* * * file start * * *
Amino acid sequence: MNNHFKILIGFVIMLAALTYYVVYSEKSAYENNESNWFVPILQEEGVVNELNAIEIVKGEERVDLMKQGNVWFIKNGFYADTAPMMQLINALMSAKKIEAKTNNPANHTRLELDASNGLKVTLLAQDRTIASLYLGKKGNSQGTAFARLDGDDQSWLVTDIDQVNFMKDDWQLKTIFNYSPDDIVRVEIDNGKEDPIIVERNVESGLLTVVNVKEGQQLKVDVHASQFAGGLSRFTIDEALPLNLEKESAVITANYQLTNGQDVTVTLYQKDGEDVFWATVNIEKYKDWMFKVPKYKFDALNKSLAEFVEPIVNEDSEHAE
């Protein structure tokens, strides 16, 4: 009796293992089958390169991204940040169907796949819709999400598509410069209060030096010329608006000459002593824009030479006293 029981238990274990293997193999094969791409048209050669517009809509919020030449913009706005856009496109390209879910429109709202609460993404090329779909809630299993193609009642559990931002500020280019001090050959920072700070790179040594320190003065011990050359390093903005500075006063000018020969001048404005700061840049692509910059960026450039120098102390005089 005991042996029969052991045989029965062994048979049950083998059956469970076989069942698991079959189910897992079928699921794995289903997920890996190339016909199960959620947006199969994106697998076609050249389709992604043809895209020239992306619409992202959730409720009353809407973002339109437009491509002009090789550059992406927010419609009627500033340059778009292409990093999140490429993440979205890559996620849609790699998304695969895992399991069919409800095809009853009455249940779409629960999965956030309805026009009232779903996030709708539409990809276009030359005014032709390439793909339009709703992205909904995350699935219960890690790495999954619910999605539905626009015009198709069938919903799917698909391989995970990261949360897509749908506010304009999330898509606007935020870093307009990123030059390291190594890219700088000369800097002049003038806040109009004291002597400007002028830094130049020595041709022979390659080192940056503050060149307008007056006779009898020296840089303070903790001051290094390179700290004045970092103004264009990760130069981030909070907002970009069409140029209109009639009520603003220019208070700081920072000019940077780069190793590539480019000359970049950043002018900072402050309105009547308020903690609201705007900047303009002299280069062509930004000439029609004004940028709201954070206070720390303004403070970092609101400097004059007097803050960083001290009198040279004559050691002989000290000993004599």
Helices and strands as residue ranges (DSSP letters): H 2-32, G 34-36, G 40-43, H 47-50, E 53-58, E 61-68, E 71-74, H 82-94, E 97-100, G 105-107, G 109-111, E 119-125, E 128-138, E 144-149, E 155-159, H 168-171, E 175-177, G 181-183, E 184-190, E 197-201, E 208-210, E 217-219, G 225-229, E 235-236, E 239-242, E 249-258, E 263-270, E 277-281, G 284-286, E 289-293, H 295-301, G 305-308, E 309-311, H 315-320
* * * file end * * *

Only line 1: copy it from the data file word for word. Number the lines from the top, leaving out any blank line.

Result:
Amino acid sequence: MNNHFKILIGFVIMLAALTYYVVYSEKSAYENNESNWFVPILQEEGVVNELNAIEIVKGEERVDLMKQGNVWFIKNGFYADTAPMMQLINALMSAKKIEAKTNNPANHTRLELDASNGLKVTLLAQDRTIASLYLGKKGNSQGTAFARLDGDDQSWLVTDIDQVNFMKDDWQLKTIFNYSPDDIVRVEIDNGKEDPIIVERNVESGLLTVVNVKEGQQLKVDVHASQFAGGLSRFTIDEALPLNLEKESAVITANYQLTNGQDVTVTLYQKDGEDVFWATVNIEKYKDWMFKVPKYKFDALNKSLAEFVEPIVNEDSEHAE